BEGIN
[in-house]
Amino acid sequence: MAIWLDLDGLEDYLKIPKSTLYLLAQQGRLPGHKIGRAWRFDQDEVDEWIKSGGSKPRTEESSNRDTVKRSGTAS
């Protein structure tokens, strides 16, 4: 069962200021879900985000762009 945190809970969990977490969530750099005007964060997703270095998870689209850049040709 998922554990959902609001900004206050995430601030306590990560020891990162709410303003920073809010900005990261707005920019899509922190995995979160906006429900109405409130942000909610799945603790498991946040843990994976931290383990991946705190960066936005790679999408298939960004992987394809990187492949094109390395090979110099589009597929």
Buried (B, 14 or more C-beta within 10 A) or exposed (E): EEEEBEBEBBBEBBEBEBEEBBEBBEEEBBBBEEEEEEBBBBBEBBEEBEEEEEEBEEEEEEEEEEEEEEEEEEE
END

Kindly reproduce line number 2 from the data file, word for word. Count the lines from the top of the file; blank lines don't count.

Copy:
Amino acid sequence: MAIWLDLDGLEDYLKIPKSTLYLLAQQGRLPGHKIGRAWRFDQDEVDEWIKSGGSKPRTEESSNRDTVKRSGTAS